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How to Rid Your Aquarium of Snails
Last updated: Mar 24, 2002
Snails do a good job of cleaning up algae and food your fish leftover. However, snails are prolific breeders. They eat and breed, eat and breed. What's worst, since the reproduce asexually, they don't need a partner to reproduce. In other words, they can breed themselves. If the conditions are favourable, they will surely over run your tank. Too much snails can become pest, especially in a planted aquarium, as they will happily devour your favourite plants. Common snails you will find are pond snails and ramshorn nails (ramshorn shown in photo). You don't even have to buy them, they just seem to appear out of nowhere into your tank. Since they lay their eggs on plants, they probably hitched a ride on the plants you bought at the pet shop. But how do you get rid of the pesky buggers? Removing them individually is out of the question as well as next to impossible. Here are a few strategies you can try:
Use food against them
The idea is to lure the snails onto a piece of food they like and then pull them out. A slice of cucumber is my personal weapon of choice. You can leave cucumber in your tank without worrying about it contaminating the water. Some people also use lettuce and soften it first with hot water. Weight down the slice of cucumber or piece of lettuce in the bottom of the tank at night. By the morning, you should have collected a colony of hungry (or "licorish") snails. Remove the cucumber or lettuce and discard the snails.
Tip: You can tie a piece of white string to the food and use it to pull the food from the water in the morning. The dye in coloured string maybe hazardous to your fish.
Use the snails as food
If your fish only knew how to get those tasty morsels out of the shells, they would gladly eat them. The shells of pond snails are fairly soft. Although it sounds gross, you can crush them between your fingers and feed them to your fish. However you decide to crush them, just remember they are very nutritious and live food helps encourage your fish to breed.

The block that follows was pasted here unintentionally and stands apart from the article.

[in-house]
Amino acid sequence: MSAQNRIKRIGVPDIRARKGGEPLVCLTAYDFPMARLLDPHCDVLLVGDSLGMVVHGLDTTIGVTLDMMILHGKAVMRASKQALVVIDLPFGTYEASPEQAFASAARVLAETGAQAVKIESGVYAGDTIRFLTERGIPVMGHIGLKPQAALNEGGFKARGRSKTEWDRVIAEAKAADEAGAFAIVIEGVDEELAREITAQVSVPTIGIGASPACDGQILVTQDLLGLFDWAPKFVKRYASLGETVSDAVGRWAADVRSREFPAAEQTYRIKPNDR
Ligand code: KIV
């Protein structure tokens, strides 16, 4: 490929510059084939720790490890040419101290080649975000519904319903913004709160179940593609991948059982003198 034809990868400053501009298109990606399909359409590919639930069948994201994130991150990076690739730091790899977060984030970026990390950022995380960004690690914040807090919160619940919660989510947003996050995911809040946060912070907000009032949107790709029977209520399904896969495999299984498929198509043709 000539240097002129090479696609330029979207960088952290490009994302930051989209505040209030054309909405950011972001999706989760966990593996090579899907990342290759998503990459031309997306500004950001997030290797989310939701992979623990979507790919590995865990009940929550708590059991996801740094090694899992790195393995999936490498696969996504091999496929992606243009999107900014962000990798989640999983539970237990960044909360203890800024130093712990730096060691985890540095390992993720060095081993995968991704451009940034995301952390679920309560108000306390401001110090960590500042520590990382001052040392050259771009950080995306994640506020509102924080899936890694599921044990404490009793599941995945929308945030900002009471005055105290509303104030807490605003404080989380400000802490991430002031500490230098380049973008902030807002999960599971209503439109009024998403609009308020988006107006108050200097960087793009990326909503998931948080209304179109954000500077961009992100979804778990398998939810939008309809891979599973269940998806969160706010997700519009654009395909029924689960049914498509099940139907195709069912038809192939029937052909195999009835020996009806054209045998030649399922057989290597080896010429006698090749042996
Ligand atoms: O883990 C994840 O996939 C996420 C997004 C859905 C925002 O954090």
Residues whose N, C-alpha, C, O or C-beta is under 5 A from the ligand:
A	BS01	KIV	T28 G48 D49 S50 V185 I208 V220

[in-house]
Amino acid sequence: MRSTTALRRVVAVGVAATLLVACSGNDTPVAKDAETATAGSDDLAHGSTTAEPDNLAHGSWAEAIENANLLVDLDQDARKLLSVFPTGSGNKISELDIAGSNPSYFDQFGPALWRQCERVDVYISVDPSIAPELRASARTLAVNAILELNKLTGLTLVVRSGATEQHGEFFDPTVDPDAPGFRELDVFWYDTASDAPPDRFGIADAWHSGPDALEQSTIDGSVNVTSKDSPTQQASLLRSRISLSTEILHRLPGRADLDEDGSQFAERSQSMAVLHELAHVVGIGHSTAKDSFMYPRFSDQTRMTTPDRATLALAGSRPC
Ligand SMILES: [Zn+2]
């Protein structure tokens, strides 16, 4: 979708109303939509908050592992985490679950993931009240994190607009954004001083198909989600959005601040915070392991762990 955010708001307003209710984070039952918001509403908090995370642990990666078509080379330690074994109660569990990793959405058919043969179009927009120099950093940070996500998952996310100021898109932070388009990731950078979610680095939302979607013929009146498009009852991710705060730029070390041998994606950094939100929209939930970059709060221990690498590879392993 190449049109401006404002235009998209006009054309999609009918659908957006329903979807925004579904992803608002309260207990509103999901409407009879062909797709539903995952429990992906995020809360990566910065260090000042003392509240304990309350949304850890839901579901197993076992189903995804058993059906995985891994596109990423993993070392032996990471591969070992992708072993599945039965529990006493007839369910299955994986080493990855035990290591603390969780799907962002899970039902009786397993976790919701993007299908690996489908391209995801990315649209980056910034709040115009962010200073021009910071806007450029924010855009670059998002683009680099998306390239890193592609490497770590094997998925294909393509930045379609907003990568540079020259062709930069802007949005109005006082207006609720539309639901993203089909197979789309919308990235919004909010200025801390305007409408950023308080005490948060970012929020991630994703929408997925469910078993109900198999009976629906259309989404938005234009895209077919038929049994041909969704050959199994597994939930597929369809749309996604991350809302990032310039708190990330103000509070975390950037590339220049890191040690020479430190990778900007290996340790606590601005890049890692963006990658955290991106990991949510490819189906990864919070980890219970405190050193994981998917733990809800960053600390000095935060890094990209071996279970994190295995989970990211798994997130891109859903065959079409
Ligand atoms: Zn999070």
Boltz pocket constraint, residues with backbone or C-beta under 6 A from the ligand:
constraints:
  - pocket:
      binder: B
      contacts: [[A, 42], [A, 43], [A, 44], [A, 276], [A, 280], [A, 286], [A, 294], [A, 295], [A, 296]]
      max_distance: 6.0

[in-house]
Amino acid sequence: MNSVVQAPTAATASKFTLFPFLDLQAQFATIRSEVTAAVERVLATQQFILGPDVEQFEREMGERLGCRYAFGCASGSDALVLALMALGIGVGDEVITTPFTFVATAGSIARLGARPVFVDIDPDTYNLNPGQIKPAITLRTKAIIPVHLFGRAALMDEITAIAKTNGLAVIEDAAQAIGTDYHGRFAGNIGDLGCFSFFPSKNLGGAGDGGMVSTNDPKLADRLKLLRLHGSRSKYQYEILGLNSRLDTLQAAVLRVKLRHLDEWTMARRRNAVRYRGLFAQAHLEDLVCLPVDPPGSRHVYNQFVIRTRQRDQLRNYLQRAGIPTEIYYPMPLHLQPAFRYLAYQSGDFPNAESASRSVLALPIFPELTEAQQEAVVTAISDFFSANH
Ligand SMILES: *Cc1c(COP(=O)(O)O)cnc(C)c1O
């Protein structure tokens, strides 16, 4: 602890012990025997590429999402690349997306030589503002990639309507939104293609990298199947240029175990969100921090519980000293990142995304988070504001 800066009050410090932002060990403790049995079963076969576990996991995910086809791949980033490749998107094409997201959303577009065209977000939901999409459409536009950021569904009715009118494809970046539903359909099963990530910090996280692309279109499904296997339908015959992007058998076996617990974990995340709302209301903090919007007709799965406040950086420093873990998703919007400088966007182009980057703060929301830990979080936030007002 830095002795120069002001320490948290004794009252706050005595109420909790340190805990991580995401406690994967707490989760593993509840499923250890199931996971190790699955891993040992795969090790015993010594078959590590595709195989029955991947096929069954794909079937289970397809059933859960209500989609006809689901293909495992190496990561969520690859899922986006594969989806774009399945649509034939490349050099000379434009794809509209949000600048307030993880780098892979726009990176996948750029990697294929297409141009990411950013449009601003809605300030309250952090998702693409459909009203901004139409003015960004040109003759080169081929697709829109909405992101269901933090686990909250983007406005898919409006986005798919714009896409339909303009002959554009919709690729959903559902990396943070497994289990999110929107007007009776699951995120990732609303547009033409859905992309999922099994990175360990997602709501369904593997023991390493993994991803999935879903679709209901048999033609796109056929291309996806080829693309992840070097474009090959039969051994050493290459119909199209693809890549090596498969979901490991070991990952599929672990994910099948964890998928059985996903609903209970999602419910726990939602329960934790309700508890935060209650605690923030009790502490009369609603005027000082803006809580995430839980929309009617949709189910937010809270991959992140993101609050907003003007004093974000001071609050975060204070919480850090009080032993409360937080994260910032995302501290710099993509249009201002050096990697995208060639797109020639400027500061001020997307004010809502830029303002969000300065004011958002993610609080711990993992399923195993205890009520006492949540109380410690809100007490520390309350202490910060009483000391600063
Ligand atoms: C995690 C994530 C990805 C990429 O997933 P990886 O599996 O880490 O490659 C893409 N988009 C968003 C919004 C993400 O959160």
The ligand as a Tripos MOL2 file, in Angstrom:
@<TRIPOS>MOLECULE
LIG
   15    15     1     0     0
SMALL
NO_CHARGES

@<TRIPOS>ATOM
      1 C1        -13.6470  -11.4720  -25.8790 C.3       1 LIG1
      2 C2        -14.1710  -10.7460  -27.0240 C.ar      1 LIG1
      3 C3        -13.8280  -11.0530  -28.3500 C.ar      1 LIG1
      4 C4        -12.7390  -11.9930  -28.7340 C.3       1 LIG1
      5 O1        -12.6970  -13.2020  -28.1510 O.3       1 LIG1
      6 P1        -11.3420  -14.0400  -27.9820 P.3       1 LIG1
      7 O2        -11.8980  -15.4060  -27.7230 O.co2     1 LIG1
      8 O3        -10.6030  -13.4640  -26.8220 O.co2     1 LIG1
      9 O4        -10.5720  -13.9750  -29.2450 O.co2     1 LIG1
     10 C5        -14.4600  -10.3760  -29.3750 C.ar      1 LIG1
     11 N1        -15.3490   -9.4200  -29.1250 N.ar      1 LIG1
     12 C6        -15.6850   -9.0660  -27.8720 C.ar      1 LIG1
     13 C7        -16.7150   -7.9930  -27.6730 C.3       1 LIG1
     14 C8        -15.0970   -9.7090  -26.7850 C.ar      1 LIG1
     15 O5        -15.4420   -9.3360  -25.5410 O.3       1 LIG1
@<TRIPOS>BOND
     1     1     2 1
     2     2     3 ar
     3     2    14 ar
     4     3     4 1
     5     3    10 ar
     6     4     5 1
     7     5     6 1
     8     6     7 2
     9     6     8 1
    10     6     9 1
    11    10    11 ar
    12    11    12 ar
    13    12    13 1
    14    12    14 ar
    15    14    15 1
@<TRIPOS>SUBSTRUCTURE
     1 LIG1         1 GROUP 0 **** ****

Get fish that can eat them
OK, so crushing them is too gross for you to handle. Why not get some fish that can do it themselves? The problem here is that if they are strong enough to crush a snail, what would they do to your other fish? These type of fish are usually aggressive and may present you with a new problem. Clown Loaches are well known for eating snails. They actually suck them out and not crush them. The fish that will do the crushing is a Pufferfish. Pufferfish actually need hard foods to grind down their teeth to prevent them from growing too long. Some species of cichlids and catfish will eat snails as well. Some fish may not be able to eat the snails, but they can eat the snails' eggs (which too are protected by a hard coating). Siamese fighters will take care of the eggs for you.

To prevent snail from flourishing, you need to reduce their food supply. Not overfeeding you fish prevents the snails from getting leftovers. Snails primary natural food source is algae. Overfed fish produce more excrement (poop), which in turn provides the nourishment for the algae to grow.

To reduce the chance of getting snails in the first place, when purchasing plants, remove the snail eggs by gently rubbing the plant with your fingers. This is easier said than done since the eggs are often transparent.


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